This Lent, we are exploring what must be cultivated within ourselves to further God’s work through us. We are also contemplating letting go of things that may be hindering our positive influence in the world. Please join us as we use imagery, reflections and poetry to dig deeper each week.
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55 Ho, everyone who thirsts,
come to the waters;
and you that have no money,
come, buy and eat!
Come, buy wine and milk
without money and without price.
2 Why do you spend your money for that which is not bread,
and your labor for that which does not satisfy?
Listen carefully to me, and eat what is good,
and delight yourselves in rich food.
3 Incline your ear, and come to me;
listen, so that you may live.
I will make with you an everlasting covenant,
my steadfast, sure love for David.
4 See, I made him a witness to the peoples,
a leader and commander for the peoples.
5 See, you shall call nations that you do not know,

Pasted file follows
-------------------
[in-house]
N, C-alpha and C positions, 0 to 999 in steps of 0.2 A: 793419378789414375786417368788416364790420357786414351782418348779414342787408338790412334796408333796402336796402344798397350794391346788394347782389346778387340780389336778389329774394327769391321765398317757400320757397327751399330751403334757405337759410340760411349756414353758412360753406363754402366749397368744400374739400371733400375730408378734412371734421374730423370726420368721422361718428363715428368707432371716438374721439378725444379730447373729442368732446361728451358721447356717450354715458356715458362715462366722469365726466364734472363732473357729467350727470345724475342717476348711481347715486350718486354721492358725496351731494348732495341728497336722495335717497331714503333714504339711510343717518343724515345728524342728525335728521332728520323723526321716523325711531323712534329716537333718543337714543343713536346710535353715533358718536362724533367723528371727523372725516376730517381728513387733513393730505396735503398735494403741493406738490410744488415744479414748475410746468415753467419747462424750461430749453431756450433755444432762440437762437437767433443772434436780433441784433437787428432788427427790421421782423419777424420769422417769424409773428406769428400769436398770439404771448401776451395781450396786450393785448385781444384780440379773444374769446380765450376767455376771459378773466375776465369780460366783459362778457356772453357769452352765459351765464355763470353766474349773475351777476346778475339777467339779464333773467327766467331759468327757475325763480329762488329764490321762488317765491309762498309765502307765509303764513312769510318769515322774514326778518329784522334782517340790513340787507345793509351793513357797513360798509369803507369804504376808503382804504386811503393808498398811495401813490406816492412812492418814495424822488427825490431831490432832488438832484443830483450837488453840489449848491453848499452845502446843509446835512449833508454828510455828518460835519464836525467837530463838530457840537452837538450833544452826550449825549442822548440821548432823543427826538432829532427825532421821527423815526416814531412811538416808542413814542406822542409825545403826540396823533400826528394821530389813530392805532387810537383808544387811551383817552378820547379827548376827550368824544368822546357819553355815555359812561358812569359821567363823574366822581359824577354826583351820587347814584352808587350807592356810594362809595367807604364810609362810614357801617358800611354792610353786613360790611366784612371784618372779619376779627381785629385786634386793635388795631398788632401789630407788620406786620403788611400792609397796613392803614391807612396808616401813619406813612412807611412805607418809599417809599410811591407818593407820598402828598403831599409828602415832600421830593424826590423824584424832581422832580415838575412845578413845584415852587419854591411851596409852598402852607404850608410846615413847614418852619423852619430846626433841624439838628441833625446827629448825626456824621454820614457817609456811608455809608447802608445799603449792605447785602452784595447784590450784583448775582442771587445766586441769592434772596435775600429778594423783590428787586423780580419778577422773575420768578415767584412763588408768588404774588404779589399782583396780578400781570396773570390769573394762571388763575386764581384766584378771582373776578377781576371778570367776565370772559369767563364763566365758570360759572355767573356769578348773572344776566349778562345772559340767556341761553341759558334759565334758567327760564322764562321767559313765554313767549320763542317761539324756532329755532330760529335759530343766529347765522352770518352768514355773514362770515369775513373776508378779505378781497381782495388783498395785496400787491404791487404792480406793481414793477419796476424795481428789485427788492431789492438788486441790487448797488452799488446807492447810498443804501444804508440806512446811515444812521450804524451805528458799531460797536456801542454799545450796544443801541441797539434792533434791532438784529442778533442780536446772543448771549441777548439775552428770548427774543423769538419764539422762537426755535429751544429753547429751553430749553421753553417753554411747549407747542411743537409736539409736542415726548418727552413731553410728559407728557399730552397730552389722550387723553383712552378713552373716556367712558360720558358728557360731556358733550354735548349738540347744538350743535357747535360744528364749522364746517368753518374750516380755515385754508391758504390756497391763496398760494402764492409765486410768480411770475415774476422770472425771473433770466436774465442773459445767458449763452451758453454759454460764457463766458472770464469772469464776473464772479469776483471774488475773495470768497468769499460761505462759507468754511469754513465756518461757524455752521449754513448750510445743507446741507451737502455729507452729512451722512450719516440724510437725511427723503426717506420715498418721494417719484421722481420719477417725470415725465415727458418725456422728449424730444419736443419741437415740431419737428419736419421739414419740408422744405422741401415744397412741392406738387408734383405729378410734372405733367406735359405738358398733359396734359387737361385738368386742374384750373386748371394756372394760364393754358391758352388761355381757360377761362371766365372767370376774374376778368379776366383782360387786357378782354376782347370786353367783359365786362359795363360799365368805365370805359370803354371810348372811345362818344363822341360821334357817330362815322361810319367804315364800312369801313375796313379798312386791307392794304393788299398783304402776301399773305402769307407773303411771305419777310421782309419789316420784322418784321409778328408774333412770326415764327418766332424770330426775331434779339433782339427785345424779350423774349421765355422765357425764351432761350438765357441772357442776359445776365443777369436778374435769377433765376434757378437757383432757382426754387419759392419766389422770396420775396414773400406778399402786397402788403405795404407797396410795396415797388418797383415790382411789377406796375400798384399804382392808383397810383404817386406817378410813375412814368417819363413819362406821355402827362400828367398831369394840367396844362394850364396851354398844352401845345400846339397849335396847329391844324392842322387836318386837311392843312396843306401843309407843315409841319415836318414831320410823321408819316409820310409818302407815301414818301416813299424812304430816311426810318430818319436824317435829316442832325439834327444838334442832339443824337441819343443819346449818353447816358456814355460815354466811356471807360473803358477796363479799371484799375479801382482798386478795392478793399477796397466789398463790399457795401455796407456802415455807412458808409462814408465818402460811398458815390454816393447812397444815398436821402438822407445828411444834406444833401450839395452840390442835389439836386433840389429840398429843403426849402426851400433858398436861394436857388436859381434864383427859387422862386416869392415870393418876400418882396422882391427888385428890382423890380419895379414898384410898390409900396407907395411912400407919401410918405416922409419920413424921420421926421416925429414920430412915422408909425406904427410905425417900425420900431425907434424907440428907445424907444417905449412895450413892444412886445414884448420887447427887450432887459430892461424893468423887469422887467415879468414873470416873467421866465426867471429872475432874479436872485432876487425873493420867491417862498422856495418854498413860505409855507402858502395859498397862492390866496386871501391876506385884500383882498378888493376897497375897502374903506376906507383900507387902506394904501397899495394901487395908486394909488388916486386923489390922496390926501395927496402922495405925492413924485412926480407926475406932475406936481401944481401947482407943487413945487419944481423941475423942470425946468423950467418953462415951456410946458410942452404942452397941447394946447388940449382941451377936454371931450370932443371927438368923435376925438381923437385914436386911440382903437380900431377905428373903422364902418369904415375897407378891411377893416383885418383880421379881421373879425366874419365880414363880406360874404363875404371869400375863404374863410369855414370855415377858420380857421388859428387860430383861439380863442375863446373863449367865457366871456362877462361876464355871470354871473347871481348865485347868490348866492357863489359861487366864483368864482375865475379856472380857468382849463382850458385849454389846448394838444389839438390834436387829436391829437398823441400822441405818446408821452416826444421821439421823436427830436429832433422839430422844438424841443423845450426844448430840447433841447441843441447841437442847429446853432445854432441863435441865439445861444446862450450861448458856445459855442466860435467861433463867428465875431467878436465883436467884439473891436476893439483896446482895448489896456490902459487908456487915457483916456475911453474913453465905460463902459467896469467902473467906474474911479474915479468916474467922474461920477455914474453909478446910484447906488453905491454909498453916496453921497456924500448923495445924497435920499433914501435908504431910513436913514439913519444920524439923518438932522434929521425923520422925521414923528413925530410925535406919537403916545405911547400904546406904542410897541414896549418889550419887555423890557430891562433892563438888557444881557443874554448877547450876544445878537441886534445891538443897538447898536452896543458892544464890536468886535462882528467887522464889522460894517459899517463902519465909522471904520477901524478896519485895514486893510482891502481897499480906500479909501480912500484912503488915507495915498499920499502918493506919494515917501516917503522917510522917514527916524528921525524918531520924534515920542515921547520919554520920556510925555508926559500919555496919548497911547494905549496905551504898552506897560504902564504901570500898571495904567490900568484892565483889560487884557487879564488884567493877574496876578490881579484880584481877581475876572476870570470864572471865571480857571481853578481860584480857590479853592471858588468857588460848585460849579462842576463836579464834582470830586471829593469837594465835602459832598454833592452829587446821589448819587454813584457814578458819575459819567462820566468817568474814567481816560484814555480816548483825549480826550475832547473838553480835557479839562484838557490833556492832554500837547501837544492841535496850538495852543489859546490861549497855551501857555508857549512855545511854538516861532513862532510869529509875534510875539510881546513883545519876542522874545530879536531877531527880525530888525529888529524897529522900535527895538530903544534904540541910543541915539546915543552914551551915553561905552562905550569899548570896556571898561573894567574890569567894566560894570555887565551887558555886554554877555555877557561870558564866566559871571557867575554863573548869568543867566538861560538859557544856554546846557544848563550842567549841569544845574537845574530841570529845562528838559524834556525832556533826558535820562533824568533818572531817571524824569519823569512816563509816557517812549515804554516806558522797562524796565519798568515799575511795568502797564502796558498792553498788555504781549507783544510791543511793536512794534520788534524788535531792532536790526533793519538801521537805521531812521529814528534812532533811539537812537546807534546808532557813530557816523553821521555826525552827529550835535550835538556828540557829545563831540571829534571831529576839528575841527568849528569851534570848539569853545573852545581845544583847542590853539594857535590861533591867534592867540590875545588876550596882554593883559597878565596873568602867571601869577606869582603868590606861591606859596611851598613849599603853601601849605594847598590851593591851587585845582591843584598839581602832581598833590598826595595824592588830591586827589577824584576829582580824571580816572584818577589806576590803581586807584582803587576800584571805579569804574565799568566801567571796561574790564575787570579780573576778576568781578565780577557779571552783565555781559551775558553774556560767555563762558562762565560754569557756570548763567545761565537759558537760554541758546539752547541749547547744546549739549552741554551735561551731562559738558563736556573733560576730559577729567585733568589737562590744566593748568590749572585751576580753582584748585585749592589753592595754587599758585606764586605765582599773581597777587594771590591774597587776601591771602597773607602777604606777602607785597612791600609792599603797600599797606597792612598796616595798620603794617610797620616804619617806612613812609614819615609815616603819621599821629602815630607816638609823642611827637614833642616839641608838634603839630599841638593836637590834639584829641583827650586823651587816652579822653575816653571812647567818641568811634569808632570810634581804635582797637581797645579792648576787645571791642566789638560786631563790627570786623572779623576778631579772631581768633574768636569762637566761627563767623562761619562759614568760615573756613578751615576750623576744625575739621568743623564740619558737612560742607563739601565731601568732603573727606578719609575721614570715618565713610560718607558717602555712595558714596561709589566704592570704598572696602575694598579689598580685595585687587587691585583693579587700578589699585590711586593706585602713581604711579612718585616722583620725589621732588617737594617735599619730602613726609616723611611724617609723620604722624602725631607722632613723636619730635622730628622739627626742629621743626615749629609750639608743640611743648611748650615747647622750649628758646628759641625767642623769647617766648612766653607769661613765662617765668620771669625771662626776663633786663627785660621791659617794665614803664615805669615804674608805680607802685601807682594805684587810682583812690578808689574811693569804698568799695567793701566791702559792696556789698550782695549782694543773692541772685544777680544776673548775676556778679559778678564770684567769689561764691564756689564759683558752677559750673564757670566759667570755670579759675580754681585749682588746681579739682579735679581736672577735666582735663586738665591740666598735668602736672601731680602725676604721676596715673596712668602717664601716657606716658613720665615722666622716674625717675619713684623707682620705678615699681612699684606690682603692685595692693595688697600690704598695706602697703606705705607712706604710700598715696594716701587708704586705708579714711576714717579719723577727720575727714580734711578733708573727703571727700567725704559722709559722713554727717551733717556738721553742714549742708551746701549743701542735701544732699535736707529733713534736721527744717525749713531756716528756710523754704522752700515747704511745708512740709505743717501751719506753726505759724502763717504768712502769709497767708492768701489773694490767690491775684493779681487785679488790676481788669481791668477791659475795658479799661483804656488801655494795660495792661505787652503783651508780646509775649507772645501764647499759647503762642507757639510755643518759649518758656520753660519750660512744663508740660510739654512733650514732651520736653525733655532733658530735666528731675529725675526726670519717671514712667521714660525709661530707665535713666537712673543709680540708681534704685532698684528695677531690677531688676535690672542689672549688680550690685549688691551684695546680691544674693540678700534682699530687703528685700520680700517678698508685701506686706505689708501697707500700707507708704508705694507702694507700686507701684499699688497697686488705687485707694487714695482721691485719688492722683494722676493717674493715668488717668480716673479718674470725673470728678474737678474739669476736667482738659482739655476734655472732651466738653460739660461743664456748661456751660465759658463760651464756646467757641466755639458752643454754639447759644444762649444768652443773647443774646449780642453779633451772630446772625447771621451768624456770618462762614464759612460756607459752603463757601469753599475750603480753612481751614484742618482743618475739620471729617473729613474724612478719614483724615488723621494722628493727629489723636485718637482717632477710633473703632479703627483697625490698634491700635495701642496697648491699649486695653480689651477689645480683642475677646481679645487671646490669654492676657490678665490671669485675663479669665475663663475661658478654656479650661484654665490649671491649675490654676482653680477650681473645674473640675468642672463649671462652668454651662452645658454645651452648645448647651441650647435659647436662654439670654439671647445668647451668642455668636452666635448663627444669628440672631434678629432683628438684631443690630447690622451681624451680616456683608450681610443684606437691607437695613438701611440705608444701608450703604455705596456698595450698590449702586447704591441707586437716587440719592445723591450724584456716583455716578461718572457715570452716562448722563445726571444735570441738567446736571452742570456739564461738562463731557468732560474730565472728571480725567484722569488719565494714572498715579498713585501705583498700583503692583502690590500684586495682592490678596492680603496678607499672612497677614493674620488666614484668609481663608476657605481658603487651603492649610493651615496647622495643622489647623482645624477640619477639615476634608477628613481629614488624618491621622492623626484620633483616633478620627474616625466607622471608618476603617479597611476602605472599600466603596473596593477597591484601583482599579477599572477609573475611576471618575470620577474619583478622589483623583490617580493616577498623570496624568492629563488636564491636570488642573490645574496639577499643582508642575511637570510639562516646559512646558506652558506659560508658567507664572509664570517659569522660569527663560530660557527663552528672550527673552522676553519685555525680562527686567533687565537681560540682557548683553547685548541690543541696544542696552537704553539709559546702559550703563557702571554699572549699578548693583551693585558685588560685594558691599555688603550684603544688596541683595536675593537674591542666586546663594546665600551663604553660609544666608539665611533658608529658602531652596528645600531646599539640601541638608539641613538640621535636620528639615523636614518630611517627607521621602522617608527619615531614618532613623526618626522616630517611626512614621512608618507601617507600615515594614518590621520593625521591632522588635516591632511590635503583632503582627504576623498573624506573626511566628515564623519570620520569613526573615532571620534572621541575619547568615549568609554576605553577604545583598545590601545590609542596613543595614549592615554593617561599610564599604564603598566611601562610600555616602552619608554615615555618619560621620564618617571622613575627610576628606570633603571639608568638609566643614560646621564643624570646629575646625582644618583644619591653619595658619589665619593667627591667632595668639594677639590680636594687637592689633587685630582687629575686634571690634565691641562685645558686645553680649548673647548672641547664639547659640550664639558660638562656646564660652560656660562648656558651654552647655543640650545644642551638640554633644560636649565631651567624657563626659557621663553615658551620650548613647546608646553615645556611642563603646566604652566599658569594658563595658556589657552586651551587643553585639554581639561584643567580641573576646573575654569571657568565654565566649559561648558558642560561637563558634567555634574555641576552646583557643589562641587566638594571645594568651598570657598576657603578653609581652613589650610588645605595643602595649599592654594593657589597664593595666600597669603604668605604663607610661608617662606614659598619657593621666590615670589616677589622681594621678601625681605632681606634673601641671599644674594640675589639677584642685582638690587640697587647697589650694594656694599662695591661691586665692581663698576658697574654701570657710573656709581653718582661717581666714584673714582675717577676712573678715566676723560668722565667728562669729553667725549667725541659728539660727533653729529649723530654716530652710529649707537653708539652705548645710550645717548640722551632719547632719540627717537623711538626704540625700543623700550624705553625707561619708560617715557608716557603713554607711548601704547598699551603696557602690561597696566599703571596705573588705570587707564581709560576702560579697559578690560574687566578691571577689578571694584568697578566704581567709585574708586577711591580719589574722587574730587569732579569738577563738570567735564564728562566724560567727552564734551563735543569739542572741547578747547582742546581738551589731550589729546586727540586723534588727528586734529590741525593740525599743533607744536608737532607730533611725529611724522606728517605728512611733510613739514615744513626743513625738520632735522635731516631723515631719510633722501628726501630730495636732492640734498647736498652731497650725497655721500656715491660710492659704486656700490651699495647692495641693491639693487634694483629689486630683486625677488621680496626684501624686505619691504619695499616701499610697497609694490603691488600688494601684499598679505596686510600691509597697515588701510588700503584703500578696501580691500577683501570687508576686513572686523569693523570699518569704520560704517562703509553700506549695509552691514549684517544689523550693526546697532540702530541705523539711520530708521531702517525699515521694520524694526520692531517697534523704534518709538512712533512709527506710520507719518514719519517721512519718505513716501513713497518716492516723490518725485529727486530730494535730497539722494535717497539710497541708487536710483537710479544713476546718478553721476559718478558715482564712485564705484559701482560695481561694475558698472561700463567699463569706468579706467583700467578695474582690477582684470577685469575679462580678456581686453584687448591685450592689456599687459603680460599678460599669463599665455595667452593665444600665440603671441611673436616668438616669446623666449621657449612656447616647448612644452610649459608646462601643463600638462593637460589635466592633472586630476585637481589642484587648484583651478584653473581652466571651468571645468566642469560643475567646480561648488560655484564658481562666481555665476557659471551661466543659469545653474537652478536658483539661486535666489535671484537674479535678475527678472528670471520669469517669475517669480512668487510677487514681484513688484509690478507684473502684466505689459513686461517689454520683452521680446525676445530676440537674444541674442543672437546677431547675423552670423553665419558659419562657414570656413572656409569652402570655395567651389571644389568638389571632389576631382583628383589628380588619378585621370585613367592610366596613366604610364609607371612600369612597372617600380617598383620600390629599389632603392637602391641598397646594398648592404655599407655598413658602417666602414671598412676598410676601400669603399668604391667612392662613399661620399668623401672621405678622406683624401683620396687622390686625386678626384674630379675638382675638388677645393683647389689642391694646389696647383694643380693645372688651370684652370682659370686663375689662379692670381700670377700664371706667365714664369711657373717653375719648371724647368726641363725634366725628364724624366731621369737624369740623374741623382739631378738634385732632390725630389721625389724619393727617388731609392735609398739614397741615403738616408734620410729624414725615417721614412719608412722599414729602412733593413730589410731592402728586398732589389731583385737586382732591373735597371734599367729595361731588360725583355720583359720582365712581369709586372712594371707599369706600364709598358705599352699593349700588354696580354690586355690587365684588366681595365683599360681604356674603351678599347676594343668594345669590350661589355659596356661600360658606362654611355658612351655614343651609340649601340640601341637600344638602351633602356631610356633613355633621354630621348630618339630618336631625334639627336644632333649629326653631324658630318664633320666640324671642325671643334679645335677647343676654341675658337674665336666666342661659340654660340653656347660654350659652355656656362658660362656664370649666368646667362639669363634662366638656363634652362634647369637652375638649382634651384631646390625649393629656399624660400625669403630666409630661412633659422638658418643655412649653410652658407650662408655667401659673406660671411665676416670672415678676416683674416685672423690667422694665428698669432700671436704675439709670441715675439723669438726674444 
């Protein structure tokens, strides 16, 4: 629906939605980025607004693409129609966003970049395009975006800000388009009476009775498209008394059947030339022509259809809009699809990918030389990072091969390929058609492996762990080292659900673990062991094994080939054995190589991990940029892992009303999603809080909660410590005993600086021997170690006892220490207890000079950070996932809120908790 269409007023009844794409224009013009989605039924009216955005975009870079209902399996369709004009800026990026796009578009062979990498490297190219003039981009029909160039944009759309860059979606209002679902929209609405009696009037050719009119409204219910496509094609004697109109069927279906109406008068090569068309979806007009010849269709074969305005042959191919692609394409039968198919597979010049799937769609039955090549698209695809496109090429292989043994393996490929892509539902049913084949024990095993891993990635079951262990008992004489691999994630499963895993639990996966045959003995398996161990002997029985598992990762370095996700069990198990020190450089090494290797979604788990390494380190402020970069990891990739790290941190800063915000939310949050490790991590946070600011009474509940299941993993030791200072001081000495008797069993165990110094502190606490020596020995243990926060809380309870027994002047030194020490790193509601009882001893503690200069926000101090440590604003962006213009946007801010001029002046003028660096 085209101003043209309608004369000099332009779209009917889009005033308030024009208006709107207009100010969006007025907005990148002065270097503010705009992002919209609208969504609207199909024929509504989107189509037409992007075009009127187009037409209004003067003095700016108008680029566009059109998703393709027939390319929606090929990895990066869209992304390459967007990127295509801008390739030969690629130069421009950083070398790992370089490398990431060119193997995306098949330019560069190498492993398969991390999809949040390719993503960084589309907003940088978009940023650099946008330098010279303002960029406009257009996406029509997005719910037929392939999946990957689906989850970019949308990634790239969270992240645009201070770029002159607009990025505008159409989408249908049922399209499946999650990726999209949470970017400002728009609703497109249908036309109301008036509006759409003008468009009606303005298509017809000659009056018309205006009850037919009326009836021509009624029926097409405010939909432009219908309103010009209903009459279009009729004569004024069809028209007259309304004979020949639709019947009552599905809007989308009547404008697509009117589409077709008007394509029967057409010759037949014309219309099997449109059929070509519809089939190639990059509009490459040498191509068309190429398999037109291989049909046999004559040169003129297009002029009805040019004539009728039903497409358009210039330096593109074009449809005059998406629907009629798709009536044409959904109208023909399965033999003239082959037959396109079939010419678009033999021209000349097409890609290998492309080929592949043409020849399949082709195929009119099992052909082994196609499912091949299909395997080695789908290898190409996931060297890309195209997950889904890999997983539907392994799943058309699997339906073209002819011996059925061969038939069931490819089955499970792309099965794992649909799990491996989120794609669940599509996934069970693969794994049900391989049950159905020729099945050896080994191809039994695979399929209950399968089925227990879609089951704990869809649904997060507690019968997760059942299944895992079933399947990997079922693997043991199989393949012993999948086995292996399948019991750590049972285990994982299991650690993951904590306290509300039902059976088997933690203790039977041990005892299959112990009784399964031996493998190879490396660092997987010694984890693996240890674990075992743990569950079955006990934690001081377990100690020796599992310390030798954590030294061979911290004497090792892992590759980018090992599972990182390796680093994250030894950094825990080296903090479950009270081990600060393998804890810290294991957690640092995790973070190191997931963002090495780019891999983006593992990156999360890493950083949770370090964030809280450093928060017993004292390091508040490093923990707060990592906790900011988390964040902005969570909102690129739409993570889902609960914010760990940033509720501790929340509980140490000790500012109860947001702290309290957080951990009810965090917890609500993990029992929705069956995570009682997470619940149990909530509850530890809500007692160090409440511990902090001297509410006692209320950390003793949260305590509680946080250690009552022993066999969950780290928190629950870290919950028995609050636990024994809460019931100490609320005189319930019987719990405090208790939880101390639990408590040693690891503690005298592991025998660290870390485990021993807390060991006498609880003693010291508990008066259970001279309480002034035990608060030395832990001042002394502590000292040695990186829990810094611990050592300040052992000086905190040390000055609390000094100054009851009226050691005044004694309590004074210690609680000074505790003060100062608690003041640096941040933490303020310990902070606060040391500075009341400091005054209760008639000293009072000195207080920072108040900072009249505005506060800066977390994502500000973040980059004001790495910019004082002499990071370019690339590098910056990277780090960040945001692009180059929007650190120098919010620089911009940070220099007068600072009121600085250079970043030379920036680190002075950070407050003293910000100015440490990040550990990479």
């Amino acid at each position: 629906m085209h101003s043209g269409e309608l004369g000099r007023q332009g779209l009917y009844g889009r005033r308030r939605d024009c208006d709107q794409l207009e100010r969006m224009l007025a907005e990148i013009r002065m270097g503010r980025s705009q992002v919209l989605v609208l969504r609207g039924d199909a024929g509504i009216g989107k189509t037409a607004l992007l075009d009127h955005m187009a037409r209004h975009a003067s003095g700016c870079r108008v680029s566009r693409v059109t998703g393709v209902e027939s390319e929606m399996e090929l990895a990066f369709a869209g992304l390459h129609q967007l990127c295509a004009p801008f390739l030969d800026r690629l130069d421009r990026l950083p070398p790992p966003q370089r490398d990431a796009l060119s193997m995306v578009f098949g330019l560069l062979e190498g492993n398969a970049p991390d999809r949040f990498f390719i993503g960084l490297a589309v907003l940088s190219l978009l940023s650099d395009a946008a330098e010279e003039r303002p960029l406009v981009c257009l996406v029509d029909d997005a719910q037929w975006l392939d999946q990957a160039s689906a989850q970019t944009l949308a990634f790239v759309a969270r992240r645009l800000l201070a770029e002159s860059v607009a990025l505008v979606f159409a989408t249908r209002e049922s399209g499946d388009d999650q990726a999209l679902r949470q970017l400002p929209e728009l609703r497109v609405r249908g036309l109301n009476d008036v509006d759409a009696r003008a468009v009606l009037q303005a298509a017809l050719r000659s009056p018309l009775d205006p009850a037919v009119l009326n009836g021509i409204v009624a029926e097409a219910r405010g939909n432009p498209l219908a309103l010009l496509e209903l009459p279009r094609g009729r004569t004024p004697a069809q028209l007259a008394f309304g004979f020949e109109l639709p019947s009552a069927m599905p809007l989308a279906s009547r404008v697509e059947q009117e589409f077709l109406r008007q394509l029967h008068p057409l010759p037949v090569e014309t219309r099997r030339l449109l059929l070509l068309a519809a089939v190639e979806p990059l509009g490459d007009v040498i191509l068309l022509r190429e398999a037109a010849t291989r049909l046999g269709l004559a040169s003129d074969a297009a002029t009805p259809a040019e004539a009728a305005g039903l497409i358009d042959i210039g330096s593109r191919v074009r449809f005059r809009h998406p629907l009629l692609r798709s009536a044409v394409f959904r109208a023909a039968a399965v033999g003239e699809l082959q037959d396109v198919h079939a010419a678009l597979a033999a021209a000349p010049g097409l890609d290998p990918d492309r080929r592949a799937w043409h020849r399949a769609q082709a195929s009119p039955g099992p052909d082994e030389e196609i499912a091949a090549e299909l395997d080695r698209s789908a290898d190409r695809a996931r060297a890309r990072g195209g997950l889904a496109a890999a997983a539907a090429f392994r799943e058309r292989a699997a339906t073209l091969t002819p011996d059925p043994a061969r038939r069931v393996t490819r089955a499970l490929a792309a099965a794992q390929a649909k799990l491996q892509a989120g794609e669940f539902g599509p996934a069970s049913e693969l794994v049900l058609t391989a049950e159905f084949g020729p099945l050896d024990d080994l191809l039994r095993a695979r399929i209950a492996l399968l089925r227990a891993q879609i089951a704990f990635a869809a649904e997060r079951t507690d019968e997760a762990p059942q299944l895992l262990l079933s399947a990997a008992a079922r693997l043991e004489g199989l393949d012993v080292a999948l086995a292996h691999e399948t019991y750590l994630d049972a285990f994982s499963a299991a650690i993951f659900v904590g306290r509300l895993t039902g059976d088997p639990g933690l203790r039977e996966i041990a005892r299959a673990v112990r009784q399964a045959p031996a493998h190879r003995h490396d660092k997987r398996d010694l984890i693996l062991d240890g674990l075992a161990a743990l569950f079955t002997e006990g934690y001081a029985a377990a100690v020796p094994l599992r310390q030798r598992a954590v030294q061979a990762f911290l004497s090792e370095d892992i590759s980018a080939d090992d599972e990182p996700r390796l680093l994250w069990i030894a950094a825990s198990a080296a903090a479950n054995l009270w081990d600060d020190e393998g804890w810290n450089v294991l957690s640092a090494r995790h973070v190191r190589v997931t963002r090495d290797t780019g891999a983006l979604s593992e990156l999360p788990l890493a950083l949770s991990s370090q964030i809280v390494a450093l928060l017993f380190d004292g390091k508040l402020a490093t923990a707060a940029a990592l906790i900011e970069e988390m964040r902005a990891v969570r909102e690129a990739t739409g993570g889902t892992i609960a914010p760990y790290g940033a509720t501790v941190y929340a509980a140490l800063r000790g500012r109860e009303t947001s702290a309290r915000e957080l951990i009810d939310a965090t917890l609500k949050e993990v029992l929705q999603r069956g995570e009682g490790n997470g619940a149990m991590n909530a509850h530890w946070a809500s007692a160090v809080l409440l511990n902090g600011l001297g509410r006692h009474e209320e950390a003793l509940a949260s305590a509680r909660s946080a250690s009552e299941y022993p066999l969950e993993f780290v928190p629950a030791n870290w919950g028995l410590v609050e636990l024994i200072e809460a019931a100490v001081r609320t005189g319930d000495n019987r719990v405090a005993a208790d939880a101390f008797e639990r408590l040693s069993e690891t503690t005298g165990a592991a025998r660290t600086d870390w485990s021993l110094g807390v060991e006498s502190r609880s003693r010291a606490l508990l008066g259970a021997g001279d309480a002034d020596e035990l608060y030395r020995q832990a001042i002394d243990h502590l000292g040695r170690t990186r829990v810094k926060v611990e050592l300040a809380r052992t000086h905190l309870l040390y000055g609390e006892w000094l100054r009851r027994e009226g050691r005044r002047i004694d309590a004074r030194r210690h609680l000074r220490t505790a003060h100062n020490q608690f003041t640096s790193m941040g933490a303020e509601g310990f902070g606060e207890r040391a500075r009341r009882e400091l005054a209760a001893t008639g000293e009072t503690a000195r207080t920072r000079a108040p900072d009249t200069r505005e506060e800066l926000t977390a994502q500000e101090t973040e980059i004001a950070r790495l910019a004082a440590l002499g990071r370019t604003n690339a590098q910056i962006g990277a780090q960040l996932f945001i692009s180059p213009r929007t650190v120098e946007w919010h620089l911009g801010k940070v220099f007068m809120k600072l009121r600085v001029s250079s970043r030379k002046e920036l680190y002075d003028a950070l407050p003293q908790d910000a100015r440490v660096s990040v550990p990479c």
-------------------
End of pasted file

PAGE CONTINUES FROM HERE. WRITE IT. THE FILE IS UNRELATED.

and nations that do not know you shall run to you,
because of the Lord your God, the Holy One of Israel,
for he has glorified you.
An Invitation to Abundant Life
by Lauren Wright Pittman
Who among us does not thirst? Who among us does not feel hunger? We all thirst, and we all hunger, but some of us are so caught up in our busyness that we do not realize it. We may look long down our noses at those who are begging for a morsel to eat—a necessity of life—while we question the sincerity of their pleas and ignore the glaring spiritual thirst and hunger in our own lives. The words of Isaiah image a different world where all who are thirsty have water, and all who are hungry have all they need. This is a great leveling of the status. This is the haves and have nots coming eye to eye and recognizing what makes us the same. We need water, we need food, and we need the loving embrace of God.
These words of Isaiah come to a people exiled from their homeland. In a lot of ways they thirst and hunger because they feel they have been altogether abandoned by God. They have been ripped from their places of worship, God’s dwelling place, and exist in a place where they do not belong. The prophet calls on the exiled to seek God, because God is near. That in and of itself must have been a miraculous shift in perspective, because they must have felt God was far away back in their homeland.
If these words can penetrate an exiled nation, allow these words to break through your distracted, overwhelmed day-to-day grind. Incline your ear, return to God, and join in the work of bringing hope to the hopeless—the work of preparing a great feast for all.
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